Government is mulling the importation of power from the region in 2016 to supplement local production, a government official has said.
Zimbabwe used to import power from Eskom (South Africa), Zesco of Zambia and Electricidad de Mozambique (EDM) before the countries cut off supplies for non-payment. The region has a power shortfall of 8 247 megawatts, resulting in limited access to power imports.
Energy and Power Development minister Samuel Undenge said the country was negotiating with other power utilities from the region and independent power producers (IPPs) to access emergency power and the supplies would come on line next year.
“There is a possibility of importing emergency power from the region. Discussions are underway for possible imports to resume in early 2016. However, it should be noted that emergency power is not cheap. It comes at a premium,” Undenge said.
Undenge said the Kariba Power Station was generating at an average of 475MW and Hwange was producing about 578MW from an installed capacity of 920MW, but government could not augment supplies through imports.
Zimbabwe is a member of the Southern African Power Pool (Sapp), a cooperation of national electricity companies from 12 Sadc member countries.
Sapp coordination centre manager Lawrence Musaba said the regional average electricity growth rate stood at 4,6% per annum against a consumption rate of 400 kilowatt per hour.
He said Sapp had an installed capacity of 58 608MW but the available capacity was at 52 589MW against an operating capacity of 46 910MW, leaving a shortfall of 8 247MW.
Zimbabwe’s electricity generation yesterday was pegged at 1 077MW against a national requirement in excess of 2 200MW.
Undenge said government had identified medium quick-win projects which would be implemented in the next three years.
“You will agree with me that energy is the main enabler of Zim-Asset goals. We are, therefore, making every effort to increase its availability. The measures I alluded to above are immediate. We have also identified medium quick-win projects which we are vigorously pursuing and are well on the way to being implemented. These should add 340MW to the national grid within the next 36 months,” he said.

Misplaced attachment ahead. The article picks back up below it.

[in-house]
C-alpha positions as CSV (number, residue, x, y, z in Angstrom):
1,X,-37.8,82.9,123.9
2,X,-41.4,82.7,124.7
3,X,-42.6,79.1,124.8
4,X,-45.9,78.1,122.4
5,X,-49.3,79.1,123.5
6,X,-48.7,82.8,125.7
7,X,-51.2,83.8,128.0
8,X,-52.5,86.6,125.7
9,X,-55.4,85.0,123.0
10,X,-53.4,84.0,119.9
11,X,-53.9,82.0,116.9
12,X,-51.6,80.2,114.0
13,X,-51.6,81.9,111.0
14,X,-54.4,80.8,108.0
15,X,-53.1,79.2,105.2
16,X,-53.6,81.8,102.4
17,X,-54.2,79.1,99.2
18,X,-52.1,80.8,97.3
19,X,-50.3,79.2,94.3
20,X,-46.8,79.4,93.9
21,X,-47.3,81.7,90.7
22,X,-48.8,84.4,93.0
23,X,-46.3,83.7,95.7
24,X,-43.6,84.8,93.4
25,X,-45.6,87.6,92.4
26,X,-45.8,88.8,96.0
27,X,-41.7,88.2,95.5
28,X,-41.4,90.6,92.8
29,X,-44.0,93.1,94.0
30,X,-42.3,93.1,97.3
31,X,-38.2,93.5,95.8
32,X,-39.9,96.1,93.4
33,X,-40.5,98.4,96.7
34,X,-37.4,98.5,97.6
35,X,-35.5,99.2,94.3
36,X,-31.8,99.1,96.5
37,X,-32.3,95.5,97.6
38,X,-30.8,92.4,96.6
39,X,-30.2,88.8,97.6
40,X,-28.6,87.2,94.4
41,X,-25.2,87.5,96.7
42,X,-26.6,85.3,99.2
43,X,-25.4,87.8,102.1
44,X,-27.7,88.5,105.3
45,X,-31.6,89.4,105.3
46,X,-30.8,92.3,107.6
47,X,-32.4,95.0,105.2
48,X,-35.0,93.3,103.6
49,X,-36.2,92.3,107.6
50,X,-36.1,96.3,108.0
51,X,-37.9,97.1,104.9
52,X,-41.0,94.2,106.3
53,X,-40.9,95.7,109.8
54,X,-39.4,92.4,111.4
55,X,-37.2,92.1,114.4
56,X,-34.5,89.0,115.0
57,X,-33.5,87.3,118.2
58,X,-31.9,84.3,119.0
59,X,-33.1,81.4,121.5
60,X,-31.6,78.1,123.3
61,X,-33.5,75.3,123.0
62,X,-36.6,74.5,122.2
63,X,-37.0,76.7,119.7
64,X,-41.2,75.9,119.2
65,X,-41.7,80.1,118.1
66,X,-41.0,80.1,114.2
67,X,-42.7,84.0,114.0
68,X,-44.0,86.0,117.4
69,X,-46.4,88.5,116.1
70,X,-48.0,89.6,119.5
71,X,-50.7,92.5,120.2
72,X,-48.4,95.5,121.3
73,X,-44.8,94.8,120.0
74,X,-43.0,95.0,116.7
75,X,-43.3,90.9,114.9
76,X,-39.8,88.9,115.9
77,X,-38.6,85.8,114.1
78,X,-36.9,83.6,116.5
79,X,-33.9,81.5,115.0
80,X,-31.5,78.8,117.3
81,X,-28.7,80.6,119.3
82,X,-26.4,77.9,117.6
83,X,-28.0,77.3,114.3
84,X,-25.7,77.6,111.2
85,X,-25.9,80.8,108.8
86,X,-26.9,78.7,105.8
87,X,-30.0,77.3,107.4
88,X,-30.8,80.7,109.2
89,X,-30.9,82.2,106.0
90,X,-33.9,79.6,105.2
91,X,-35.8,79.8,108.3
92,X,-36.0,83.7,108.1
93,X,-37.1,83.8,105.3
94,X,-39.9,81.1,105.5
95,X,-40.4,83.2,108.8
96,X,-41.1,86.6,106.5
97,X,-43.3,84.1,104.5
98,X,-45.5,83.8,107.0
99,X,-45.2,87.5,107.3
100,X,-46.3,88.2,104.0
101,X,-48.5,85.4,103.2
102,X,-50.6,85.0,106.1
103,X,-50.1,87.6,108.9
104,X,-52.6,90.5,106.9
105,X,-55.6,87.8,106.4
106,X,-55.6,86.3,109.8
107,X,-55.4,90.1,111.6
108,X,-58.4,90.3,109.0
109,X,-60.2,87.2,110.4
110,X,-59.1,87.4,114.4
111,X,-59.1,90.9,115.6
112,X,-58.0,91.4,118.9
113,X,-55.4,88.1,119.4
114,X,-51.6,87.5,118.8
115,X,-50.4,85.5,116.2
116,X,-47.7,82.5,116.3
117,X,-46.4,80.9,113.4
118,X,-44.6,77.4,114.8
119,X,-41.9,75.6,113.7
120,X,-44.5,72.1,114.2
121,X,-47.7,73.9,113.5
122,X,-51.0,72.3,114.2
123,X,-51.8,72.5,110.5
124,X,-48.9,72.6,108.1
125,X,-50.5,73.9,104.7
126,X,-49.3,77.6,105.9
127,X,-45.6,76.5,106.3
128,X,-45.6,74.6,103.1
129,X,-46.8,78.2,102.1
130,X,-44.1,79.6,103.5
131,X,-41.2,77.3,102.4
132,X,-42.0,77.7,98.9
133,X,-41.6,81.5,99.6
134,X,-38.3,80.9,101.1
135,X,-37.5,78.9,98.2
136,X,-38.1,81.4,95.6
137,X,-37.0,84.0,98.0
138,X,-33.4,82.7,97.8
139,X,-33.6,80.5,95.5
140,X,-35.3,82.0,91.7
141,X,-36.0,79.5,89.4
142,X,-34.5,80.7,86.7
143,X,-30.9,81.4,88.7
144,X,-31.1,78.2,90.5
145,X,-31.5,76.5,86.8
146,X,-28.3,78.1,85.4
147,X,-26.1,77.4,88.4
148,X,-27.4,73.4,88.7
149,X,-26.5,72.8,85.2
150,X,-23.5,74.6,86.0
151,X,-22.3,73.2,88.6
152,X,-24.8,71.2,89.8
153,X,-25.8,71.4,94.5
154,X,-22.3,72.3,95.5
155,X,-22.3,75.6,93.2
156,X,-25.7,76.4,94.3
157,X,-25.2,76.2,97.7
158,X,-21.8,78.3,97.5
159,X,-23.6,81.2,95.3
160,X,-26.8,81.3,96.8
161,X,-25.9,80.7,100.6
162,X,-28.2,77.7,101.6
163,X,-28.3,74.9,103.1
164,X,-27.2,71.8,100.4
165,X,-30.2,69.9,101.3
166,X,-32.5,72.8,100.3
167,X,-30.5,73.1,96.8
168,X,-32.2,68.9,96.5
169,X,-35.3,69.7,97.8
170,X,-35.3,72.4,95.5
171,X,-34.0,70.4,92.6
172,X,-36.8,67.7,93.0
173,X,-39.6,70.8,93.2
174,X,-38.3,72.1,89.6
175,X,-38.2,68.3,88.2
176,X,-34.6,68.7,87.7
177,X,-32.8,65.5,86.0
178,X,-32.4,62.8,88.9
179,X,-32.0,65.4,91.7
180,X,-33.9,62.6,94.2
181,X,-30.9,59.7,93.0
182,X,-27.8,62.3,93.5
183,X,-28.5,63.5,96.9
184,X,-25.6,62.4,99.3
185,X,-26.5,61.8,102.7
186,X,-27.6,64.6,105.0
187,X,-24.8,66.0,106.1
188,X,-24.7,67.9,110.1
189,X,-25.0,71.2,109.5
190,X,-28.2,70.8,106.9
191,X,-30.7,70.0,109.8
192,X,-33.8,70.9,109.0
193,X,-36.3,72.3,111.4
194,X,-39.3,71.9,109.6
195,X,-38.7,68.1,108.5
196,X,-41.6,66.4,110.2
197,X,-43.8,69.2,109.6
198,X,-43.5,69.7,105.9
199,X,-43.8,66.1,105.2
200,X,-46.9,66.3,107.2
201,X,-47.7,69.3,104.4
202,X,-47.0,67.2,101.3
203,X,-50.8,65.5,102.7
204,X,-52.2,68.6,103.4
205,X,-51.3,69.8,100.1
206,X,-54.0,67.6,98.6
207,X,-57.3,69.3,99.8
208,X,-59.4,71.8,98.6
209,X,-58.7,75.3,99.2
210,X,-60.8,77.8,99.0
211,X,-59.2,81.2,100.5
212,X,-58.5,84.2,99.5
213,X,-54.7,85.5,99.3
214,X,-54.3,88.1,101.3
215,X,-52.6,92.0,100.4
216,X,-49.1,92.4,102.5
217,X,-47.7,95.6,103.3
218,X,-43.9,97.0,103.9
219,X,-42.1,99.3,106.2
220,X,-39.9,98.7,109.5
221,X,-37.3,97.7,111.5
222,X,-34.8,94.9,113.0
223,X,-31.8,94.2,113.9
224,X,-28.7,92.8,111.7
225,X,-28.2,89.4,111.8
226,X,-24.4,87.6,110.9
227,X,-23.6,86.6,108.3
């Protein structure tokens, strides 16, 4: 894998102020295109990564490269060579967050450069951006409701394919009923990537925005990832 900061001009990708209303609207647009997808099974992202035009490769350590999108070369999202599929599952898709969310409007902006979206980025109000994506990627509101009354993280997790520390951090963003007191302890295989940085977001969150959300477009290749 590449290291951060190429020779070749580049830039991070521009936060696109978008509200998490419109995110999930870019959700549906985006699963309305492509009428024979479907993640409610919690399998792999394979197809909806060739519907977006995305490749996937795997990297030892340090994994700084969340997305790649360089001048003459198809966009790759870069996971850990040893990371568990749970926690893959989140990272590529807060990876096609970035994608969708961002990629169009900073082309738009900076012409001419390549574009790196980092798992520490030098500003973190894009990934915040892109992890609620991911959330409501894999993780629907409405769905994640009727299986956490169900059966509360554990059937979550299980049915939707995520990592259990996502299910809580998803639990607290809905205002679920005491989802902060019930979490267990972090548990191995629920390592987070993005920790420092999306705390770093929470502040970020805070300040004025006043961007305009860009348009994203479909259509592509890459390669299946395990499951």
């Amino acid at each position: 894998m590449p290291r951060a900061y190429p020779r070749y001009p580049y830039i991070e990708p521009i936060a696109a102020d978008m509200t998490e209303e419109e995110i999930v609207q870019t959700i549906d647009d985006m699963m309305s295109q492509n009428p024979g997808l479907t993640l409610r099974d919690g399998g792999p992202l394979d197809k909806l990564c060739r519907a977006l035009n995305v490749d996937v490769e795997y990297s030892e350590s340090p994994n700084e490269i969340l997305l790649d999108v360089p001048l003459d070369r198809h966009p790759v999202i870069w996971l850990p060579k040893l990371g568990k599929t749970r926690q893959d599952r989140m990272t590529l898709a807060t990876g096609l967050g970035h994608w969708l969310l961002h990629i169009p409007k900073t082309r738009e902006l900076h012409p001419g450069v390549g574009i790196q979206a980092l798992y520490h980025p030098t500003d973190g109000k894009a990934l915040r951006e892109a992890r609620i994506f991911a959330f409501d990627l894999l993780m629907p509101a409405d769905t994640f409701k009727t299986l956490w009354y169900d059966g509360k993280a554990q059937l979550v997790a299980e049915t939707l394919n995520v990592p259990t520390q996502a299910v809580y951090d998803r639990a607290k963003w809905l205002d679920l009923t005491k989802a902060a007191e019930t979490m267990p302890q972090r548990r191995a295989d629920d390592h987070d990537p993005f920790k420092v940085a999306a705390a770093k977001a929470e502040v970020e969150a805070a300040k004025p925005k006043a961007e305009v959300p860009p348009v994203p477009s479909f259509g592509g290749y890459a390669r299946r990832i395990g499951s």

He said they would repower the Bulawayo Thermal Station and government had already secured a line of credit valued at $87 million from India. The repowering works, expected to take 24 months, would add 60MW onto the grid.
The Harare repowering project will cost $70,2 million with 85% of the cost promised by the Indian Exim Bank. The project will take 24 months to complete and will add 90MW to the grid.
The Munyati repowering project went to tender and adjudication of the bids is currently taking place. The construction period is 24 months and additional power to the grid will be 70MW. The Mutare Emergency peaking plant running on diesel or gas will give an output of 120MW. The project cost is $92 million and the tender was won by Helcraw Electrical Pvt Ltd. Construction is expected to take 18 months.
Undenge said Kariba Hydro Power Station was already being expanded.
“This work is already well underway and on target with completion of the first and second units expected end of 2017 and early 2018 respectively,” Undenge said.